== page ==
Do you want to be better than you are?

Do you spend your life trying to be better than you are at the moment? Do you believe you are good enough as you are?

There is a huge difference between being good enough as a person and singing as well as you would like, but what I’ve noticed with so many singers (including myself) is that we can muddle the two.

We can feel like the last performance we did defines who we are as a singer, and sometimes who we are as a person. We can hold onto the idea that when we are not singing well enough it means that we are not good enough in ourselves and we need change bits about ourself.

This can lead us to seek to change things in order to be a good enough singer, rather than just to sing better. “If I could just sort out my breathing” “If I knew I could come in on the right note/the right time” “If I could fix my vocal technique” then I would be good enough rather than simply I would sing better.

We can tend to use how well we sing as a barometer of our worth as a singer, this means our value can not only change depending on how well we last sang, but also there becomes a huge amount of pressure on each performance as each one starts to define whether we are good singers or not. Our confidence depends on our last performance. We sing well we are good, we sing badly, we are bad. It can start to feel pretty existential really.

I find it can be useful to think of it the other way round, and remember that when we believe we are good enough, it can actually help us relax and produce a better performance. When we prioritise our enjoyment of the singing over how we will perform and whether we will be/are good enough, then we can actually produce the types of performance that we feel are good enough.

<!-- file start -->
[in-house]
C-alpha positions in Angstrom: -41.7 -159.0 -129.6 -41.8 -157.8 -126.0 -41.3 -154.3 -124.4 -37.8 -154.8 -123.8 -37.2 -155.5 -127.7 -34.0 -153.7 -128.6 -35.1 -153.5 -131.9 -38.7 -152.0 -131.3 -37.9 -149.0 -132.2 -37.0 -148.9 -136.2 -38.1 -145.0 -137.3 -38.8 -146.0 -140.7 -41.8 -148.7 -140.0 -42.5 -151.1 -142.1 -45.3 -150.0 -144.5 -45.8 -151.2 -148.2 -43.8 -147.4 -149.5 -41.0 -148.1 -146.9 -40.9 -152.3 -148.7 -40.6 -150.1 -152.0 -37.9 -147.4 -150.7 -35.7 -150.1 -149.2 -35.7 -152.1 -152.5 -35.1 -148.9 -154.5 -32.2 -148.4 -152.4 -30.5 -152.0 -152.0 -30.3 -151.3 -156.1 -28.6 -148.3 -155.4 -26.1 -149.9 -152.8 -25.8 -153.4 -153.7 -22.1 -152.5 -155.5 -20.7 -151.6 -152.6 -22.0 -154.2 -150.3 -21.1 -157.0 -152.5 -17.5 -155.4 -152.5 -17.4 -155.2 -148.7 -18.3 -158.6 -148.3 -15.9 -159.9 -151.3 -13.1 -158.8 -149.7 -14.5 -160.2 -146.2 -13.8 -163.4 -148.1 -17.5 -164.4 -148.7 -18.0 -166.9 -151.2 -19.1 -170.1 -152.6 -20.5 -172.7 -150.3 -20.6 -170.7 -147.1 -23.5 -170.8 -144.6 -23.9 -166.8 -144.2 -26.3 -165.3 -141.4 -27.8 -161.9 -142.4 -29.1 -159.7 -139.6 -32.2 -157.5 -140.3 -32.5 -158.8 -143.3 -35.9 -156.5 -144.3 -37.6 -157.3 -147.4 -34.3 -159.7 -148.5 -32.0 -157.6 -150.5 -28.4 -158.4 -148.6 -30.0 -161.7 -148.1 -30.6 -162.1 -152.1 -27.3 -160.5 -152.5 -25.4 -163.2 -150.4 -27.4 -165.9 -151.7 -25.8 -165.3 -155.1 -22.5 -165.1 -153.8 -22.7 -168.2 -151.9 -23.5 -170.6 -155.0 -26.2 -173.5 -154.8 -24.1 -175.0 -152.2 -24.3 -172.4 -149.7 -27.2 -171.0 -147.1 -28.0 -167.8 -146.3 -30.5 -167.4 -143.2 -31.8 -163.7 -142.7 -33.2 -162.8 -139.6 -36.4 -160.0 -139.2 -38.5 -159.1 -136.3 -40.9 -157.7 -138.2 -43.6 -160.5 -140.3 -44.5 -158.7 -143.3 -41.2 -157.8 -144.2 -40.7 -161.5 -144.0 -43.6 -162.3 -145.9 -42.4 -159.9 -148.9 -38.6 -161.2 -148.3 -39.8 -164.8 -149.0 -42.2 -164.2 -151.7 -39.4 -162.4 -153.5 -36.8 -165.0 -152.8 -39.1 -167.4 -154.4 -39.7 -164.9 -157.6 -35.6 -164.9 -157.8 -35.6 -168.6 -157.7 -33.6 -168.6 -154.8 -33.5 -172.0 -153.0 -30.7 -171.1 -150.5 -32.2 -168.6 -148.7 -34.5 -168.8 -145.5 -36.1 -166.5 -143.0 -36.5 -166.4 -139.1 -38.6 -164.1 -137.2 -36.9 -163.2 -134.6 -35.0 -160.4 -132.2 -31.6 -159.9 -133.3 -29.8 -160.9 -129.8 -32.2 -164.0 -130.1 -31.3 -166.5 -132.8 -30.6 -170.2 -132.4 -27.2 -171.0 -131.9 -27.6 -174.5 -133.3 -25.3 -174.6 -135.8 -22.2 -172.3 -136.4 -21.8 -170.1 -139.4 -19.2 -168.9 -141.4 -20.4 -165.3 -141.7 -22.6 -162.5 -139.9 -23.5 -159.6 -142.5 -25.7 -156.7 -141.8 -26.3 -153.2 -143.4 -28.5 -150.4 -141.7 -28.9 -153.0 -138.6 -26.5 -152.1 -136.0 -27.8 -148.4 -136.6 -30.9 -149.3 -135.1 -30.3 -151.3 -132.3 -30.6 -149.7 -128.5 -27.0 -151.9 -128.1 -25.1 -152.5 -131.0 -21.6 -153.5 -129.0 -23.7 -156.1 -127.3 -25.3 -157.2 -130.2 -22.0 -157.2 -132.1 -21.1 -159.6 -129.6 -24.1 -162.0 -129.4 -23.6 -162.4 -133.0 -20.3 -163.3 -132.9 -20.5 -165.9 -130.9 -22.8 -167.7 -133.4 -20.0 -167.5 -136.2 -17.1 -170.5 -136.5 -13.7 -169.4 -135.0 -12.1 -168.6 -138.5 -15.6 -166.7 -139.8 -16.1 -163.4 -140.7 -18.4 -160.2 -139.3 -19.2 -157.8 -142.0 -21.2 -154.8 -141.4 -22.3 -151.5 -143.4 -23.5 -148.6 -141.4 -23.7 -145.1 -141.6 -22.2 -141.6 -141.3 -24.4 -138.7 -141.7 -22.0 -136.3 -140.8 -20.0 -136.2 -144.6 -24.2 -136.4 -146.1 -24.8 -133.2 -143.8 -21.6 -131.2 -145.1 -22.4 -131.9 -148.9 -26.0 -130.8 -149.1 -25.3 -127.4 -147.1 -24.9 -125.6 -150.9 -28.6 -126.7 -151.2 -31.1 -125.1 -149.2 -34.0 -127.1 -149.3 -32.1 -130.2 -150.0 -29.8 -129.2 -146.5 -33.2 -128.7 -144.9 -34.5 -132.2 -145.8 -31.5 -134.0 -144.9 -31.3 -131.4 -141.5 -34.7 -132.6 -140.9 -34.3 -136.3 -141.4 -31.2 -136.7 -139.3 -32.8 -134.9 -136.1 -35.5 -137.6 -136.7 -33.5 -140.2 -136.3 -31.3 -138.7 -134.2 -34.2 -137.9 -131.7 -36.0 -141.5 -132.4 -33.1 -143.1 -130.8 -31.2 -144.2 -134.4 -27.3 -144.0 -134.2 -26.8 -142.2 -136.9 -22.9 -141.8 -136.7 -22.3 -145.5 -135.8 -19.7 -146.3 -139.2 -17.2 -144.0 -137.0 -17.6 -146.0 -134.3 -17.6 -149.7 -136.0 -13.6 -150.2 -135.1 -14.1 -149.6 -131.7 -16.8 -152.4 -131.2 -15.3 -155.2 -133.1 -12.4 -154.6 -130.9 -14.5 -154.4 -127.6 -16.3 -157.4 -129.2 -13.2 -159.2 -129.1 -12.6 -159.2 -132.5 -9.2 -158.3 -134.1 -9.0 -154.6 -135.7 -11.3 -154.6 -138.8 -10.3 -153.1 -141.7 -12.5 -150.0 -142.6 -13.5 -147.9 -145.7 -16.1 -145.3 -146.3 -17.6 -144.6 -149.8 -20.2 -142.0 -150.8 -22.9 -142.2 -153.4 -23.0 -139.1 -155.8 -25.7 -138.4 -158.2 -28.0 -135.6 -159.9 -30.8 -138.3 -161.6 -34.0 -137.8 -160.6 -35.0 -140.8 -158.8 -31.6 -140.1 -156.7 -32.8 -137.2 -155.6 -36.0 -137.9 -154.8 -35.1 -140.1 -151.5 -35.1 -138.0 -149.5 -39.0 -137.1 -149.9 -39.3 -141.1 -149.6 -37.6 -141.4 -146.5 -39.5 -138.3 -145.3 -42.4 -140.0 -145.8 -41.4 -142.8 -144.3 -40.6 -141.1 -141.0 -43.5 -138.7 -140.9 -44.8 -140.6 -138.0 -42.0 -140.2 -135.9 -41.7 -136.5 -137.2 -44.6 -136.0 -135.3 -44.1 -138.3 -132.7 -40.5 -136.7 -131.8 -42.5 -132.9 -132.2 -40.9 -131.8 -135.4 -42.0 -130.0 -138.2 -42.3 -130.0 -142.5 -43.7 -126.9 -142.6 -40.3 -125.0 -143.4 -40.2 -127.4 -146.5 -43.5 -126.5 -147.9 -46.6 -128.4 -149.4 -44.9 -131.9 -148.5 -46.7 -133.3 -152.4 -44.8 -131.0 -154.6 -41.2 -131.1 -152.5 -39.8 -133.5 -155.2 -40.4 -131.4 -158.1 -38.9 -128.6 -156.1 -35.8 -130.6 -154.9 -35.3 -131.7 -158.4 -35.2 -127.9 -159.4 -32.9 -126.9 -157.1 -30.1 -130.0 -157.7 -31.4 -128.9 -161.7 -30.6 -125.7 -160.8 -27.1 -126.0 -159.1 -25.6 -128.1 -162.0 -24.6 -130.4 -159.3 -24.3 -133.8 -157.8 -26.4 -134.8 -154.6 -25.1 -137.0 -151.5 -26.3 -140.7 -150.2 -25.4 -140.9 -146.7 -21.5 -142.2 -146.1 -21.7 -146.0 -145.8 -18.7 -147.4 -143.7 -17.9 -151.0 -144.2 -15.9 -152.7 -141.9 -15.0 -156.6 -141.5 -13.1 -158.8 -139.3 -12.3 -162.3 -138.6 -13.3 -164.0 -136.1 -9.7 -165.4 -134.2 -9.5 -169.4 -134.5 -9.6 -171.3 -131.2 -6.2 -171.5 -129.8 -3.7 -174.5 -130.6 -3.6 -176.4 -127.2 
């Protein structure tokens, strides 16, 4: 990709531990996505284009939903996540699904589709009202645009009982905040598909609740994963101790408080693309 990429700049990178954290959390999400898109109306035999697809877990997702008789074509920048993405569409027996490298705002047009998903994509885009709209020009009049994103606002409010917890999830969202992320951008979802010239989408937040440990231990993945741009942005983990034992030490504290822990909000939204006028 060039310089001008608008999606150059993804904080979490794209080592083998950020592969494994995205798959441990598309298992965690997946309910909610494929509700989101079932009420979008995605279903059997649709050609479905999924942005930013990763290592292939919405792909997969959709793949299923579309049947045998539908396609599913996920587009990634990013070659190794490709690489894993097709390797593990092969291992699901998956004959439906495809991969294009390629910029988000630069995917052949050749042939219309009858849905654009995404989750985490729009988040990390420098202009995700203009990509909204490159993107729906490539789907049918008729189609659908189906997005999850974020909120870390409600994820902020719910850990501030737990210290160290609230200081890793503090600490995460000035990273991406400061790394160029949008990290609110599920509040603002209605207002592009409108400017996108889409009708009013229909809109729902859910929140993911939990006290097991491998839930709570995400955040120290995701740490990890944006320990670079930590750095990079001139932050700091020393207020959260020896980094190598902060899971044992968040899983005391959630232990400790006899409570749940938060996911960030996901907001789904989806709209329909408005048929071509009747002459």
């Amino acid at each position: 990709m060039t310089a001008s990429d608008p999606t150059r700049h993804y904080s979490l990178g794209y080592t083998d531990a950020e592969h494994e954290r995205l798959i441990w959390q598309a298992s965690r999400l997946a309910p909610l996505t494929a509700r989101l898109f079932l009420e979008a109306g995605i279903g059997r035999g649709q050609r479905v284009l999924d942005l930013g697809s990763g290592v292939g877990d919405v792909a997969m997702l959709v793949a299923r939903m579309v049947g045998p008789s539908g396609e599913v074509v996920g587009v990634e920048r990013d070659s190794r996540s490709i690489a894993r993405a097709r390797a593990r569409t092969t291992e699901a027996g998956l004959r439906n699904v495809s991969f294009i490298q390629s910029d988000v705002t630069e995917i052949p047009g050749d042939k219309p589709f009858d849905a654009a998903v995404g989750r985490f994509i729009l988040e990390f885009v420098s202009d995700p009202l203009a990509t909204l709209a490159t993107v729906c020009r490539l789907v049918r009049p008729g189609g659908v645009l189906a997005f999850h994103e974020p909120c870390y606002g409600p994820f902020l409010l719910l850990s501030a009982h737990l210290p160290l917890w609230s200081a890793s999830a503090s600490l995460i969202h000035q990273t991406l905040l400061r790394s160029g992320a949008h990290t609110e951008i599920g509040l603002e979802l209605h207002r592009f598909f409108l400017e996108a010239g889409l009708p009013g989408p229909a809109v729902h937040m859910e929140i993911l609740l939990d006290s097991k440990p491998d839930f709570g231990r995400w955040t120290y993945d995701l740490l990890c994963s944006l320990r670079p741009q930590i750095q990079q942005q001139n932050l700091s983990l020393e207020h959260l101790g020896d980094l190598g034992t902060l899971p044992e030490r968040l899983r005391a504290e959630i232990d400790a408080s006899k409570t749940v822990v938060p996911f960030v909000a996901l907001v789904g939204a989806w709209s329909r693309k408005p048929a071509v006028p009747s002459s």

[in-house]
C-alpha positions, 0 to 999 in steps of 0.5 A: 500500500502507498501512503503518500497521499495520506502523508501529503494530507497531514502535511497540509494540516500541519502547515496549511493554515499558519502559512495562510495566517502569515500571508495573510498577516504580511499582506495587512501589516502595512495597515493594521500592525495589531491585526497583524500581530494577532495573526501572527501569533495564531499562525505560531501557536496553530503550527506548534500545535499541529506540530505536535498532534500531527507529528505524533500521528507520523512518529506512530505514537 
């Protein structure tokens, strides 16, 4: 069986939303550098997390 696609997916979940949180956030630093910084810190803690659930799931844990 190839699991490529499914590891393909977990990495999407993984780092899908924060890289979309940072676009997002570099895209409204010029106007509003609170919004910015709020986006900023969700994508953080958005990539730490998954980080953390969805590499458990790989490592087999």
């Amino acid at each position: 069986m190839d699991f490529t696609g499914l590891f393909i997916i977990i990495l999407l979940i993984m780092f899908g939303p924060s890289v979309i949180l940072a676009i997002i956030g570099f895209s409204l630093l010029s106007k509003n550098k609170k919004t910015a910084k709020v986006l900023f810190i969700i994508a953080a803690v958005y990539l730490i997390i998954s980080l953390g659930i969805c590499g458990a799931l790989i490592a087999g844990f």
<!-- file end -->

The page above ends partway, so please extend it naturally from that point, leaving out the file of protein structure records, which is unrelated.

Believing we are good enough as we are doesn’t mean we can’t improve what we do, it just means we aren’t defective. We don’t need to ‘fix’ who we are, just a bit of what we do or how we do it. 

I sometimes talk about how the language we use around our mistakes can help sustain this negative viewpoint, we don’t tend to say “I sang that flat” we say “I was flat”, we don’t say “I sang that badly”, but “I was terrible”. We use existential language which can make us feel more stuck in who we have defined ourselves to be.

How much does your struggle to sing as well as you would like define how you feel about who you are? Can you start to think as singing as something you do, and want to do better, rather than defining yourself as a good enough, or not good enough singer?

If there is one thing I believe above all else, it’s that the best person you can be is you, and the genius comes when you learn to let go and be the you you are. Then you can sing with freedom, and improve what you do from a place of security and joy.